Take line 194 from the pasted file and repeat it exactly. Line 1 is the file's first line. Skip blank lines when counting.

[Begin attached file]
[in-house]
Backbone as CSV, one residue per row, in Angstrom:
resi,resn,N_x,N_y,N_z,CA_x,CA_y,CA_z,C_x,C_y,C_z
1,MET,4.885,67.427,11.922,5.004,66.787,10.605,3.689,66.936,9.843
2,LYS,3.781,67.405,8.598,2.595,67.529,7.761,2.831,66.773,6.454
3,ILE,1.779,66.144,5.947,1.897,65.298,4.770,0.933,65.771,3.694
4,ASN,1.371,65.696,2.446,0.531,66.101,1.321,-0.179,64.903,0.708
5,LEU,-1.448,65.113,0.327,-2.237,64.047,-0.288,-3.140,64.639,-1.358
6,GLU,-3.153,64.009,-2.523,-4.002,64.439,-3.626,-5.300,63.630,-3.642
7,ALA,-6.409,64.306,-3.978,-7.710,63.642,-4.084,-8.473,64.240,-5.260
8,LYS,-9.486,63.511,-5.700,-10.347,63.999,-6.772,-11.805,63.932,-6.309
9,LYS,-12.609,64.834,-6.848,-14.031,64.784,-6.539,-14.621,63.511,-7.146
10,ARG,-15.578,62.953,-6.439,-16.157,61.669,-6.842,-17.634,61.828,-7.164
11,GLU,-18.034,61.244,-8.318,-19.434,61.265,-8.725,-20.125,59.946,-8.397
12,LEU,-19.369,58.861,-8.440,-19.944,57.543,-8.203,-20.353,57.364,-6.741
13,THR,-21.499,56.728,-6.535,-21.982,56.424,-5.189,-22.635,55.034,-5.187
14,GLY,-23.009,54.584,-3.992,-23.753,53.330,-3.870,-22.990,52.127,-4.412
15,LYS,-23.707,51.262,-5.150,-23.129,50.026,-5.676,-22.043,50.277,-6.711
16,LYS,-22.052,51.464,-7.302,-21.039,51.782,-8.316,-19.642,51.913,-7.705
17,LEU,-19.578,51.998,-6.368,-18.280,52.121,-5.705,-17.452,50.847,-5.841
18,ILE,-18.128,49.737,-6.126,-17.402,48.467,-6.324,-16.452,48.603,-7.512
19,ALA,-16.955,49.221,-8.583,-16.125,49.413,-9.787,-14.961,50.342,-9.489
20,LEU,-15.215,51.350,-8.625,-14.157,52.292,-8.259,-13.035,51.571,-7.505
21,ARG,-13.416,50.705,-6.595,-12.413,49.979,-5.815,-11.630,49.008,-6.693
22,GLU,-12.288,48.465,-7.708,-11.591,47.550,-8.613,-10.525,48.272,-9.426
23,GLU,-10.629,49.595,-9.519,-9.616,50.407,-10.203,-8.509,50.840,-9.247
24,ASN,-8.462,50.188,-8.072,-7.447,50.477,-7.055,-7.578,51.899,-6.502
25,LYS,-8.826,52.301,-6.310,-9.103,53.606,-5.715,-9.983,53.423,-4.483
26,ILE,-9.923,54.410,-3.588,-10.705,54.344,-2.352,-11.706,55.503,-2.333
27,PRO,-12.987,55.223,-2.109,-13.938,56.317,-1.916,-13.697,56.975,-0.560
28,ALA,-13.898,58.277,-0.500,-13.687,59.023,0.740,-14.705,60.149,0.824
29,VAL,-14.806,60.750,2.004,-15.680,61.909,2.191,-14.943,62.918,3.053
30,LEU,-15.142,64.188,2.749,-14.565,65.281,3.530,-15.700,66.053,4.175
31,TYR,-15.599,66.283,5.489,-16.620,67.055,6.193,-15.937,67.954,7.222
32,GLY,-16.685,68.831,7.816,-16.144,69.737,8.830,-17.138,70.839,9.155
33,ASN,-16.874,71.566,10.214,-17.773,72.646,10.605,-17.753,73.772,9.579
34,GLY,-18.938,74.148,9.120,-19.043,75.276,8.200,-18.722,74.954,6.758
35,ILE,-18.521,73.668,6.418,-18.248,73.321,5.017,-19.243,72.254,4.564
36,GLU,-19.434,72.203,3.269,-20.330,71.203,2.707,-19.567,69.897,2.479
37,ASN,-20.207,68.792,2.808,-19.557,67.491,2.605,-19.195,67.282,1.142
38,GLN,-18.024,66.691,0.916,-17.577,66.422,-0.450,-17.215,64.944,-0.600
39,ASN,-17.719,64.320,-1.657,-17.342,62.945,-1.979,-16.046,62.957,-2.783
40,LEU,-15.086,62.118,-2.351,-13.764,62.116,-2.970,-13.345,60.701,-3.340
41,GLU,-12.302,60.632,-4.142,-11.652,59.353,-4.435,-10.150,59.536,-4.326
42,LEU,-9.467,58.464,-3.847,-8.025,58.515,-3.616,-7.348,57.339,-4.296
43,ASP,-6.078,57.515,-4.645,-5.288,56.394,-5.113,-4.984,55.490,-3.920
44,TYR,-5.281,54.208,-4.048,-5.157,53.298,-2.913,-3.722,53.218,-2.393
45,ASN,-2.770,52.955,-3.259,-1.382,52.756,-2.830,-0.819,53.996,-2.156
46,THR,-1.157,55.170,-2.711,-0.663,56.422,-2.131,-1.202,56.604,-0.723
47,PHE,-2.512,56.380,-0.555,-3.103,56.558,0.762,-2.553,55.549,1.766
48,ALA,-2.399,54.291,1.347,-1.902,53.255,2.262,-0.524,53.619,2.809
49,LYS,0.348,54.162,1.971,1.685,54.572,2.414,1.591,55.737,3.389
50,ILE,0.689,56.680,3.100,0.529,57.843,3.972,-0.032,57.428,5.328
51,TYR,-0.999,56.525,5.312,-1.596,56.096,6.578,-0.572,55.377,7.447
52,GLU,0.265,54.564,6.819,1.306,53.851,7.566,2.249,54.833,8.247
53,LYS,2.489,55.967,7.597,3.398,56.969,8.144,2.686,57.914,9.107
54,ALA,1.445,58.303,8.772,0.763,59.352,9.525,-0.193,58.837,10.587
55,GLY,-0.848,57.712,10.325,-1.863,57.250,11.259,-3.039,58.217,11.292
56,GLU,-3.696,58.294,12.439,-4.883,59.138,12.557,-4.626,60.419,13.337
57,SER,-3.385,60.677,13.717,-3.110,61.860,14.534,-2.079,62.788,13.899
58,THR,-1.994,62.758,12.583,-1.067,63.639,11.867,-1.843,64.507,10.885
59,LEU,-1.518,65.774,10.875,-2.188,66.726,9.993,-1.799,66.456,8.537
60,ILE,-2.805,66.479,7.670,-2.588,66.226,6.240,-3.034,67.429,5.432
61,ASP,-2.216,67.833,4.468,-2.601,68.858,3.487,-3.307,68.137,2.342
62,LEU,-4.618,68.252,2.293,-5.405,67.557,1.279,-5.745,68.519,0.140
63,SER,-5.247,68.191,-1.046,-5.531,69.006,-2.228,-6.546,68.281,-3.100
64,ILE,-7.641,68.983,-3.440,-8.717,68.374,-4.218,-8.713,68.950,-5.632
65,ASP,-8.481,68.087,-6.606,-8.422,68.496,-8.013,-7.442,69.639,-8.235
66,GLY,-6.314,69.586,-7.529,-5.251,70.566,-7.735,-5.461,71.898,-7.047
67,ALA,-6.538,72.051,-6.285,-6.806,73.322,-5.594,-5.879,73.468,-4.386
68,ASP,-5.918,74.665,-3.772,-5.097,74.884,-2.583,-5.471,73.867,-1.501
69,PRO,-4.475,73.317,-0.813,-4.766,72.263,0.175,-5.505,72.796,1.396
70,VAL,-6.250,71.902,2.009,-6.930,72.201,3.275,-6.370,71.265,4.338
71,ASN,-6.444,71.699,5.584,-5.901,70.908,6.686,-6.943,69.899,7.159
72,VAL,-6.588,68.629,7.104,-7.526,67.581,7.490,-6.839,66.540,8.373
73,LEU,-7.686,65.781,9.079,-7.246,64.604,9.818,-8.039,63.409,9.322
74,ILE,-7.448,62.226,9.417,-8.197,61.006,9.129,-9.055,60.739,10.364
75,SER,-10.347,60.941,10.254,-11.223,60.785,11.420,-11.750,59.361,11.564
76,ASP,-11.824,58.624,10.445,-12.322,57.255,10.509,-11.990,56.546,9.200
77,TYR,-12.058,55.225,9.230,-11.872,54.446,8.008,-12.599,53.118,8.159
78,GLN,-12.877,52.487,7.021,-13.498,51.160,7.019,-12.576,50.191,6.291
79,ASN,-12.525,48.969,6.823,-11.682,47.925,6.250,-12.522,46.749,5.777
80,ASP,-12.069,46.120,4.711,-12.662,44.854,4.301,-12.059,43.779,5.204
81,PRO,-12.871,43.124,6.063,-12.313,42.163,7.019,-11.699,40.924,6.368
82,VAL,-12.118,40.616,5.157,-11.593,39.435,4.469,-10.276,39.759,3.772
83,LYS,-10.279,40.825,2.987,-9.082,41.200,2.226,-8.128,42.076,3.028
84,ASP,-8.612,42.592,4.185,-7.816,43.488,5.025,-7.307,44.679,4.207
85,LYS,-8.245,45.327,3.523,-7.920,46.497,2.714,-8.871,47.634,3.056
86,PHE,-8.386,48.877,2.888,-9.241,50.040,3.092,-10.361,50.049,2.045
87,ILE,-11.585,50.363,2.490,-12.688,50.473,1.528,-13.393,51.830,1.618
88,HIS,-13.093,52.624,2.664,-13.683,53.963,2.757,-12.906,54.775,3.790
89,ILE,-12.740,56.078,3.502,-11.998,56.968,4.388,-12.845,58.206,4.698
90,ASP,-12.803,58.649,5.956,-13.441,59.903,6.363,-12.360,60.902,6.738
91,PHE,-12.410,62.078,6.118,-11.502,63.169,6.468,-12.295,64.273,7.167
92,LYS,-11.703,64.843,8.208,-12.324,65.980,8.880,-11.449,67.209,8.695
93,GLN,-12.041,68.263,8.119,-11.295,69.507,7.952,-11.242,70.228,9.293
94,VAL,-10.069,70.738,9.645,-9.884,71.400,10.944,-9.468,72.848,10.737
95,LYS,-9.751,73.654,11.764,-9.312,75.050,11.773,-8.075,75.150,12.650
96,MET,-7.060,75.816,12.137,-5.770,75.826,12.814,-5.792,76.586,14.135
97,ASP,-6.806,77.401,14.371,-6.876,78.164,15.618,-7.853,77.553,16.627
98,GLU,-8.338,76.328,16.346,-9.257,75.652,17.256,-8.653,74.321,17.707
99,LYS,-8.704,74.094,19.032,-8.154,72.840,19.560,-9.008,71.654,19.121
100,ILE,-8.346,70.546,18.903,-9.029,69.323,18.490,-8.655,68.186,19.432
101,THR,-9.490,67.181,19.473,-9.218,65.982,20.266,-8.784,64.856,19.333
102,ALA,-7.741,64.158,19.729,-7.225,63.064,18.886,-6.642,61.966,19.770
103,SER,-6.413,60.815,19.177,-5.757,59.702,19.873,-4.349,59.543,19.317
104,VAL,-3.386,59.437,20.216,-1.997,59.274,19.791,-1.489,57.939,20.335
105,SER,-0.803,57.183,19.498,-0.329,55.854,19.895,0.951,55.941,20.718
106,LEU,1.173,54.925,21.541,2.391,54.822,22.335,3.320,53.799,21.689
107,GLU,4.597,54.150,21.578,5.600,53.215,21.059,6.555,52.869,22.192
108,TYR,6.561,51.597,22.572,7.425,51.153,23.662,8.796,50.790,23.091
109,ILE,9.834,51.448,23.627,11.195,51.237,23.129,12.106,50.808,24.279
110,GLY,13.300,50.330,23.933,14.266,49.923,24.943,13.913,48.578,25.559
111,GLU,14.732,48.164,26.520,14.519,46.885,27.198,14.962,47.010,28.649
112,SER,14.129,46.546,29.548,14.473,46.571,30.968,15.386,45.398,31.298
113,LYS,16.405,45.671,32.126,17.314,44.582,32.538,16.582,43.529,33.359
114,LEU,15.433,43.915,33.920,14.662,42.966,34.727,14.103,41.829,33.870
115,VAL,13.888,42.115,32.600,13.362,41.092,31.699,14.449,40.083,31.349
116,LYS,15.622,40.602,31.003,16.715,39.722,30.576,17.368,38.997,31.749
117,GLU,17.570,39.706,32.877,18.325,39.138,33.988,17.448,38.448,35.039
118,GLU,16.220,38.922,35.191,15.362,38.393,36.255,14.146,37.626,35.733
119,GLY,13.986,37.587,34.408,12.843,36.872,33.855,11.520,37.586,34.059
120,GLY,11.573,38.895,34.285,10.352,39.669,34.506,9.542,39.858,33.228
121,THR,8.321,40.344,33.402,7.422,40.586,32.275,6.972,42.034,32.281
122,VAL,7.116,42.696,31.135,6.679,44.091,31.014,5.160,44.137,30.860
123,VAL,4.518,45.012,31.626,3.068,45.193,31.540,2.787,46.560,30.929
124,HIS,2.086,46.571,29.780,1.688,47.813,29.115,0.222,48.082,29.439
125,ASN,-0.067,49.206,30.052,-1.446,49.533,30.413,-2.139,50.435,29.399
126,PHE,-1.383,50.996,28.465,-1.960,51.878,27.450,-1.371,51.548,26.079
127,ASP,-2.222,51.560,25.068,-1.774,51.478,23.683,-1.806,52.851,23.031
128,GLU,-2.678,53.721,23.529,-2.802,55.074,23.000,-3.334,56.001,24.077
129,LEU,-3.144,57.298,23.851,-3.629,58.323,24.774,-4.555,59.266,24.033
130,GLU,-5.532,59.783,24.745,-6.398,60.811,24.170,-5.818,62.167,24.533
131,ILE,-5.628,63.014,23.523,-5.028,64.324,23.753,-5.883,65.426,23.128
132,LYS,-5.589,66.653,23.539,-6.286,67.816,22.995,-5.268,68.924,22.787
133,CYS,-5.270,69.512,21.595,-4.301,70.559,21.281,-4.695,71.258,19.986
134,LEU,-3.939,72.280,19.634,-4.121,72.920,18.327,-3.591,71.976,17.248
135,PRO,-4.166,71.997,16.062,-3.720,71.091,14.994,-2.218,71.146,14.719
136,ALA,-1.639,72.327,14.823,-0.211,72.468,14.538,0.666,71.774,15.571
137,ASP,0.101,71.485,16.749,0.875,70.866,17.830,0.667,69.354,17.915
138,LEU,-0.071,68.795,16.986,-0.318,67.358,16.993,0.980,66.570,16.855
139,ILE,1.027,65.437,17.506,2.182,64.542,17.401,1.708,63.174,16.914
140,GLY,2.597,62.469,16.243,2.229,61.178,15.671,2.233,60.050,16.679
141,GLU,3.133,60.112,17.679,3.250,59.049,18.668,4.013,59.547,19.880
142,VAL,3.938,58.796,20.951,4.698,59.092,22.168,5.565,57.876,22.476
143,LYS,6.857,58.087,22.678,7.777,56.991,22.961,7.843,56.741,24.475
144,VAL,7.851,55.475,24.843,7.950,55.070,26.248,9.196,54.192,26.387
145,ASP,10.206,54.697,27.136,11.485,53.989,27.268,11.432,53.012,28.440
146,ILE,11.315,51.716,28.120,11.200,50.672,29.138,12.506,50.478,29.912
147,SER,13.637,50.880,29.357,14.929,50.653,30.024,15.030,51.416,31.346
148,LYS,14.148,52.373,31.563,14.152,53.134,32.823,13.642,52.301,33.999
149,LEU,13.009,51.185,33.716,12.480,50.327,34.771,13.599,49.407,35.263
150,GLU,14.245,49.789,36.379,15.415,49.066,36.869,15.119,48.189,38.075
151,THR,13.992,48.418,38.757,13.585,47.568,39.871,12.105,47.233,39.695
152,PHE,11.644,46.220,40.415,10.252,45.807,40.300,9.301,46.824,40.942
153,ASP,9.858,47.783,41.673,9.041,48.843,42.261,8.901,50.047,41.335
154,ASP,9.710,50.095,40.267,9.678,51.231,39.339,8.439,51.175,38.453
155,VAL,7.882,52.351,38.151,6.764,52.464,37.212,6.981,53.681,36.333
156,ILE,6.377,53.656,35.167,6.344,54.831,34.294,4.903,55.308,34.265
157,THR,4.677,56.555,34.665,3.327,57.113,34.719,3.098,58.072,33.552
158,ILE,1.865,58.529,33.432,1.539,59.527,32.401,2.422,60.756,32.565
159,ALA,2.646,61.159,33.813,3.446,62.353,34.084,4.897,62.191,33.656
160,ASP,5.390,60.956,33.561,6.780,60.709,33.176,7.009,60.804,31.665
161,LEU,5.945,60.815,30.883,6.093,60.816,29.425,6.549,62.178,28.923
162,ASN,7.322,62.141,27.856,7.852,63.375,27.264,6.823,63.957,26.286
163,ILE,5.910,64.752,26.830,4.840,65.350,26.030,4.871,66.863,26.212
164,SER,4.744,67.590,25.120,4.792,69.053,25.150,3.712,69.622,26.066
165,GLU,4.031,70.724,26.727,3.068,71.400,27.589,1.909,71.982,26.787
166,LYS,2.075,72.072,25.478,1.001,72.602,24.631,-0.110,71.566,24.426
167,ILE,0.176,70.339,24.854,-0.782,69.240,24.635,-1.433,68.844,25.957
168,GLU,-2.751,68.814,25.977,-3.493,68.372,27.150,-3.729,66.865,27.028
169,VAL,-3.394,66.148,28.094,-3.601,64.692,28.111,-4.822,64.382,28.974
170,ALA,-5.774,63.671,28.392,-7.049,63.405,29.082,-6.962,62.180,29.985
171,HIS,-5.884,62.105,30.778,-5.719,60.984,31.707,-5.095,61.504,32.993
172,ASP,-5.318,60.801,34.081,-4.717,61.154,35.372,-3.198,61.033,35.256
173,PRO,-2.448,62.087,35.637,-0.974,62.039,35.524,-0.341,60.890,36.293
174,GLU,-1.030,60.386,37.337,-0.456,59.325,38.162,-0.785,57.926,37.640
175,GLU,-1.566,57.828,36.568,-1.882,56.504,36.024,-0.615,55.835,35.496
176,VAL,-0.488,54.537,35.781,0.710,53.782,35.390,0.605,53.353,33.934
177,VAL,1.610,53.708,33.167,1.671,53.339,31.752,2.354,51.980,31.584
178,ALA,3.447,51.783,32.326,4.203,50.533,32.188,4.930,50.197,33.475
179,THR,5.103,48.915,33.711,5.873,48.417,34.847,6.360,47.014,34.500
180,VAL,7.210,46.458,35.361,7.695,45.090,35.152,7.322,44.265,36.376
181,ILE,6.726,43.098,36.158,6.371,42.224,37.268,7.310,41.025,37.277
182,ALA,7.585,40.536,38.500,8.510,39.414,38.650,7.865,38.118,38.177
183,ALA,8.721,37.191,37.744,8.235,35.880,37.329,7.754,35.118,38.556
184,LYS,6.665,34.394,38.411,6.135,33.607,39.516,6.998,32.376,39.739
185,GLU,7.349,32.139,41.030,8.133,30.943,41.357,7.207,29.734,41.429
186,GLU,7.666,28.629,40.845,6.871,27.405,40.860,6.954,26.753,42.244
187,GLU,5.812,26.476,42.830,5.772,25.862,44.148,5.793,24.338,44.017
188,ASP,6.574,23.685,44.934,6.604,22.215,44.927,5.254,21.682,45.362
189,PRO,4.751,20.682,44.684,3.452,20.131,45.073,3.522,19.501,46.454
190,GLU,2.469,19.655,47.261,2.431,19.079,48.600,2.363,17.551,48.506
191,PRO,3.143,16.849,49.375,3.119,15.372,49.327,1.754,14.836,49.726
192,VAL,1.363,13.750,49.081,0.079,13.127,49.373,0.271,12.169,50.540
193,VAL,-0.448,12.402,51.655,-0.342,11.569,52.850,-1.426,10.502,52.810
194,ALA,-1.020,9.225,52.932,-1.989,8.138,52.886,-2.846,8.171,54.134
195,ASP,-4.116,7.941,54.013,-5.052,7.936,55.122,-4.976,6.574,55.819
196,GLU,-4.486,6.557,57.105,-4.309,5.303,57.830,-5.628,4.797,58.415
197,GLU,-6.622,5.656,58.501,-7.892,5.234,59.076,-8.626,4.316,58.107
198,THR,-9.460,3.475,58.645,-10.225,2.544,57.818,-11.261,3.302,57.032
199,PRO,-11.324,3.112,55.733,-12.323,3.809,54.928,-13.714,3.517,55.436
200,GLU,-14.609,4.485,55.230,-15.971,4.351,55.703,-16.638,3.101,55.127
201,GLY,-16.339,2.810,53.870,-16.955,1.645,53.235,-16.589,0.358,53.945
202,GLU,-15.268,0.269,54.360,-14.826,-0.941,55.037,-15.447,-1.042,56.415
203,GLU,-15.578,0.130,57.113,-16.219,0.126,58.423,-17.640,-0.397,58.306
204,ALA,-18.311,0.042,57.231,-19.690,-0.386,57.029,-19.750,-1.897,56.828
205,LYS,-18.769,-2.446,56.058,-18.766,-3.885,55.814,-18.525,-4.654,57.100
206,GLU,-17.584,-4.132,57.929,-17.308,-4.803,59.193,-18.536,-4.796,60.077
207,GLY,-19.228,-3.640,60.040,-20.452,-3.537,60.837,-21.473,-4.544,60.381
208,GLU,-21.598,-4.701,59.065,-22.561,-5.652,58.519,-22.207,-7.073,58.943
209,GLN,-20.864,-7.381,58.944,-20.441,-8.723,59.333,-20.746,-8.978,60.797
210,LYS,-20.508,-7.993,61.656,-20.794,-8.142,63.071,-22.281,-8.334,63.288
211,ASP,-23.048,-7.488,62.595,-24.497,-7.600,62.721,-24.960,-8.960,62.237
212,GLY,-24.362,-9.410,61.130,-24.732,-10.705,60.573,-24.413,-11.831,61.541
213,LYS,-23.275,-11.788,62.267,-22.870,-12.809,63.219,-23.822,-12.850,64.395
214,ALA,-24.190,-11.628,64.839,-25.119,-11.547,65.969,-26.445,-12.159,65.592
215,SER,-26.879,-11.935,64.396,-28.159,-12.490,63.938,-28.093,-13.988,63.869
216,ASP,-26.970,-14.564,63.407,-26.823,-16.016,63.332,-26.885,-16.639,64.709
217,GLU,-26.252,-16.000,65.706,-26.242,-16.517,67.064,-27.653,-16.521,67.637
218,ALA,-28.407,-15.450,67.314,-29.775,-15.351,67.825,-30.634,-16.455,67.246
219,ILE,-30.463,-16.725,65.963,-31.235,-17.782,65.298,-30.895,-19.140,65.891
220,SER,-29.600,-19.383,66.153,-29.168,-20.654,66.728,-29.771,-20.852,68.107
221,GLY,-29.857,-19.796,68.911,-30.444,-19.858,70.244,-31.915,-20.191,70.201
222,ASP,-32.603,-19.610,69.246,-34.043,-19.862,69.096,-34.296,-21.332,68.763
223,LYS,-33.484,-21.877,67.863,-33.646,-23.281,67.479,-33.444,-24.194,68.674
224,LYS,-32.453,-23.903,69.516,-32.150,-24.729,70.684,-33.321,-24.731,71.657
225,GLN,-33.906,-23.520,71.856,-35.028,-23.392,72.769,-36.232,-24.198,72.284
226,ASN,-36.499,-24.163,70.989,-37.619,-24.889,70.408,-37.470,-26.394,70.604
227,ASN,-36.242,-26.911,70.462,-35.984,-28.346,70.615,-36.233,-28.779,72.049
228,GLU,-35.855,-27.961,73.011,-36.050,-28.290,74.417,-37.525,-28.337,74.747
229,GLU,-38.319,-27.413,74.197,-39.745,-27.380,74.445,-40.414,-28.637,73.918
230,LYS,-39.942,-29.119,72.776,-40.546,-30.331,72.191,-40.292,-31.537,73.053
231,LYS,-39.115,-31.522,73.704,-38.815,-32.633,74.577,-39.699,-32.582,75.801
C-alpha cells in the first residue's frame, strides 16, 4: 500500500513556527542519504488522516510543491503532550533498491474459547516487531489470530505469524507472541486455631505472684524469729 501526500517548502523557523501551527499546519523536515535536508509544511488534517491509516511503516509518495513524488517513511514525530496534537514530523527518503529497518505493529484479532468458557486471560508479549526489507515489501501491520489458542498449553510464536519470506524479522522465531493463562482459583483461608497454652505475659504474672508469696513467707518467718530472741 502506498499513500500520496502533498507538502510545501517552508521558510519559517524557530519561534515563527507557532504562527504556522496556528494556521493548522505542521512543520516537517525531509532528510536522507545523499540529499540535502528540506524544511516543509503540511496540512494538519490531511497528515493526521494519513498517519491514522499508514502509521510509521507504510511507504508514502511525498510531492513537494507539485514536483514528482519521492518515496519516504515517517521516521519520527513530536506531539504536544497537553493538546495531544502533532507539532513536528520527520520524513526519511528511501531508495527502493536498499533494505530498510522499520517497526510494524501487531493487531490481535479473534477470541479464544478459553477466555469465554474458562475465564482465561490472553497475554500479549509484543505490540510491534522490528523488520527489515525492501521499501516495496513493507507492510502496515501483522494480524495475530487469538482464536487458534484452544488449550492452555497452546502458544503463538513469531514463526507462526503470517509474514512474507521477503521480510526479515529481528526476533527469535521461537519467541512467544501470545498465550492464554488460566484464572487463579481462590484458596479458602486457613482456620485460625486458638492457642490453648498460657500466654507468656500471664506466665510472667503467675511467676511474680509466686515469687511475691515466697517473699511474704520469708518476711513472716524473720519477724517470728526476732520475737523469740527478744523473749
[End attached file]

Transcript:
191,PRO,3.143,16.849,49.375,3.119,15.372,49.327,1.754,14.836,49.726